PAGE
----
As you may have realized, over the past few weeks the scripture passages used on Sunday morning and at our Christmas Eve service have come from the first chapter (or two) of either Matthew, Luke, or John—telling us the “back story” about Jesus’ life. Matthew and Luke contain background information about Jesus’ earthly family and God’s intervention in their lives, and tell us not only the birth narrative, but also about the first people who encounter the babe—the shepherds and Simeon and Anna in Luke, and the Magi in Matthew. Similarly, John gives us the “back story” about who Jesus REALLY is—the Word of God made flesh.
Mark, however, is different. In his brusque, “just the facts, ma’am” fashion, he opens his Gospel with these words: “the beginning of the good news about Jesus the Messiah, the Son of God”—and then jumps right into a (very) brief retelling of the first story we have of Jesus as an adult—his baptism.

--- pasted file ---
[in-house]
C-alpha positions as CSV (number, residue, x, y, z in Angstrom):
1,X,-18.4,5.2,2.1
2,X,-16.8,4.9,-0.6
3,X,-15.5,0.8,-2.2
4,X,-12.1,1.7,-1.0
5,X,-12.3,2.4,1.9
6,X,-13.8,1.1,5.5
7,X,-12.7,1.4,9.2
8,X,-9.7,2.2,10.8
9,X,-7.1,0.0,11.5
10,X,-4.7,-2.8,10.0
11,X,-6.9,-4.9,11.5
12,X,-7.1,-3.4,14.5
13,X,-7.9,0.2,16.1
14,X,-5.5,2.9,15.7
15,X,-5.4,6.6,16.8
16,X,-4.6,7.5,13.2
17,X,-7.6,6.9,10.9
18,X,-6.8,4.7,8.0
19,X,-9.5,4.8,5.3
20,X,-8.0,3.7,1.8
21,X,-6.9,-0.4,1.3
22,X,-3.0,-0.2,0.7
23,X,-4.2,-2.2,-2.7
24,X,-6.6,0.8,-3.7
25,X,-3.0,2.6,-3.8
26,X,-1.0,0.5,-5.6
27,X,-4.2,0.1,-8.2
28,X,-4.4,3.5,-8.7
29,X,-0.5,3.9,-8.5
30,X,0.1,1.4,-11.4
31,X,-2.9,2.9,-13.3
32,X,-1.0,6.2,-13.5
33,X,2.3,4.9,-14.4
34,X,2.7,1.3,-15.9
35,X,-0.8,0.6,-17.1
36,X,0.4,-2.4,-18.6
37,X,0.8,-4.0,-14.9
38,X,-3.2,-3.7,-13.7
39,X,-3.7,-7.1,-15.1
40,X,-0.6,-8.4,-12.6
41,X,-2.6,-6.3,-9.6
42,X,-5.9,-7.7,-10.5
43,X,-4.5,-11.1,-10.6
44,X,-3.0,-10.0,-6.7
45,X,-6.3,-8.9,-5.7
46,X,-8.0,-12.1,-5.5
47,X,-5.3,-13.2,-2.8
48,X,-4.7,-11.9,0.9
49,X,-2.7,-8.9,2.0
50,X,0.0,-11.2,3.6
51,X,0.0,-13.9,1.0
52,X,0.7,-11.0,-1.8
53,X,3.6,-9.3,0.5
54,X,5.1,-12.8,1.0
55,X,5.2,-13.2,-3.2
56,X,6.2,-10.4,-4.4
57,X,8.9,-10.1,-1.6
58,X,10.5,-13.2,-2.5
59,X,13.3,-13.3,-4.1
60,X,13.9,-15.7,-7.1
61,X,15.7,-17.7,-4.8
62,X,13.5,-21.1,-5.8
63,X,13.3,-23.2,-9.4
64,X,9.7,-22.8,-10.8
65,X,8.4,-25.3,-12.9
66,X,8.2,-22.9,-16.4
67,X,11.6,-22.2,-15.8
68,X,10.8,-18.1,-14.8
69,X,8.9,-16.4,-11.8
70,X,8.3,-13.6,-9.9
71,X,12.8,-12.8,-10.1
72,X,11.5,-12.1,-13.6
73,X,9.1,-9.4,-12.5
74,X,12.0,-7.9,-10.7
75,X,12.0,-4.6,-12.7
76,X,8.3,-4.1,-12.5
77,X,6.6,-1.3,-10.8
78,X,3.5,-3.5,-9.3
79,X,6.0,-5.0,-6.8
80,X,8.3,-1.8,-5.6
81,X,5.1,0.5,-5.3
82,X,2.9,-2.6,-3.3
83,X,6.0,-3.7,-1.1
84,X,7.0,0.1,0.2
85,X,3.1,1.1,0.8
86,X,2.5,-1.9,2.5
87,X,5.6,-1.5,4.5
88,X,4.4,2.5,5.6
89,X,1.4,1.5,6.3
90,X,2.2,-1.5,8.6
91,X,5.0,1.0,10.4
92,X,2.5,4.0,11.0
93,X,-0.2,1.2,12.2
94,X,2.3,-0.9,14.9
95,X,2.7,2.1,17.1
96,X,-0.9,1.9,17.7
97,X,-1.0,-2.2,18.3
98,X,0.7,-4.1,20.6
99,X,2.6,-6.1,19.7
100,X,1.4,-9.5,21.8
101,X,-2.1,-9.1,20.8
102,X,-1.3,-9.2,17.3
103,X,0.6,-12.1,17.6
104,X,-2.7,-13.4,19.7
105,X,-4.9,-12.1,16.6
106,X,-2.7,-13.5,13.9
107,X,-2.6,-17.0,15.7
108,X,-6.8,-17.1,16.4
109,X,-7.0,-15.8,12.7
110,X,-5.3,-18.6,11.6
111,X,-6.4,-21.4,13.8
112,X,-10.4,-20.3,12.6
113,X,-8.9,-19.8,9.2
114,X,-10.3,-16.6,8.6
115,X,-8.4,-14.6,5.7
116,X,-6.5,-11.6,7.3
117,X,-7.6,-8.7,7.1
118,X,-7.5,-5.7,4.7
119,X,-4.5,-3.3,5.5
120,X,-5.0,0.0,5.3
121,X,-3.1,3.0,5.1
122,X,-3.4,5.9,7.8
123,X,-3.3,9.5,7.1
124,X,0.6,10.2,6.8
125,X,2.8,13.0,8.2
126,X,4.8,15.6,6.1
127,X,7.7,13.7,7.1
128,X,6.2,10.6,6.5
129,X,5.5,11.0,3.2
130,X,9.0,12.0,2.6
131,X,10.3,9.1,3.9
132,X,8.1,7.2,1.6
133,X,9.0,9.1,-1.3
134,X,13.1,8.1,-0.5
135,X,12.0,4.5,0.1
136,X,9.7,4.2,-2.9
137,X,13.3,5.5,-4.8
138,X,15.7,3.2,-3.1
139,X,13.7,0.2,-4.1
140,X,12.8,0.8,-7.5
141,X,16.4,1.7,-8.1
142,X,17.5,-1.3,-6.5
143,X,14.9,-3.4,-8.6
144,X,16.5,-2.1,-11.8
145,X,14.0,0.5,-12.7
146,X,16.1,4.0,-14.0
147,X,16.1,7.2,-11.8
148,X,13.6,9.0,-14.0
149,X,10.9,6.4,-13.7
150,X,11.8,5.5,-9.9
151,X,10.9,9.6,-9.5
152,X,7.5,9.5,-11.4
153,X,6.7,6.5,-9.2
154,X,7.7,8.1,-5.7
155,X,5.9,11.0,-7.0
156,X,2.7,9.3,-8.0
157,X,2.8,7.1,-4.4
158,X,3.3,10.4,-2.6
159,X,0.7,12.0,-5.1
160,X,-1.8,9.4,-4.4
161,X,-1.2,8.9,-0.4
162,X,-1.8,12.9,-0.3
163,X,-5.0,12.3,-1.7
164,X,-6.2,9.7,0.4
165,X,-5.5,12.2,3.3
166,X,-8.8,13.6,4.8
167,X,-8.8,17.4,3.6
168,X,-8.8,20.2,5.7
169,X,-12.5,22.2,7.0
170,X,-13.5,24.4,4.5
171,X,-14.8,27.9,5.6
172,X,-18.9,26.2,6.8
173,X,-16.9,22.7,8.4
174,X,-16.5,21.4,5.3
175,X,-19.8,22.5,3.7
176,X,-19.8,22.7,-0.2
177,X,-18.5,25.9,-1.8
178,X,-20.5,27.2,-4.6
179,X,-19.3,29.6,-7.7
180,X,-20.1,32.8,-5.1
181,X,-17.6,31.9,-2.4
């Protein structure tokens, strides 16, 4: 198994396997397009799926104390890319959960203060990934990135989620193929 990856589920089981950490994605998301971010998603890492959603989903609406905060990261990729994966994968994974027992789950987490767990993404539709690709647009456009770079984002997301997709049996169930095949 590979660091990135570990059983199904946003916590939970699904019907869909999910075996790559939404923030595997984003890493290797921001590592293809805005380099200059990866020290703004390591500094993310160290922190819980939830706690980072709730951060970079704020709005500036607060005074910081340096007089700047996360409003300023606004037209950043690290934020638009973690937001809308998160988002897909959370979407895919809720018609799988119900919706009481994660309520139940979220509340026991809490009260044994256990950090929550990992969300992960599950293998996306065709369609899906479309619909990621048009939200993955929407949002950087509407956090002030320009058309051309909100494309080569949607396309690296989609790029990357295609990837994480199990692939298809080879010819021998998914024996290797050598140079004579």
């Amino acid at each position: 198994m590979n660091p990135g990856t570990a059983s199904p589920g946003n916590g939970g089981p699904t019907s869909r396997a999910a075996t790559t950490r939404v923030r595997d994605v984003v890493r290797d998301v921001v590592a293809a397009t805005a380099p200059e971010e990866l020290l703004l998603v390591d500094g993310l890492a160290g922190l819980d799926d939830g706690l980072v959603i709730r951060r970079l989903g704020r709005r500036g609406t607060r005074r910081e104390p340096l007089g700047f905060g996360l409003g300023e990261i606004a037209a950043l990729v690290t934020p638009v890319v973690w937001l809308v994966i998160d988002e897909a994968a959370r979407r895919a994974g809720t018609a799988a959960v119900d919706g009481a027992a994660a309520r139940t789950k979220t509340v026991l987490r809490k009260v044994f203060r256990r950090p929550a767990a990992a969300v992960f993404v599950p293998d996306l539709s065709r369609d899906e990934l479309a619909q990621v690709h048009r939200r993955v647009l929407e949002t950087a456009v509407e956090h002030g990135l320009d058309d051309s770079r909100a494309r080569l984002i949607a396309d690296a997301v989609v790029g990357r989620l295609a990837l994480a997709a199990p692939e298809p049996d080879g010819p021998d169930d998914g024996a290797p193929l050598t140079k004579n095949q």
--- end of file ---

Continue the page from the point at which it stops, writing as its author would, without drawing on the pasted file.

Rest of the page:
As I tell the children, we shouldn’t be surprised to find differences in each of the Gospels. Each book was written by different people for different purposes. Taken together, though, their function is greater than what they accomplish alone—giving us a fuller, more complete picture not only of who Jesus is, but also of God’s great love for us—the promised Savior, the newborn King, the Word made flesh, is God’s own Son sent not to condemn the world, but sent so that the world (and we) might be saved through him! (John 3:16-17)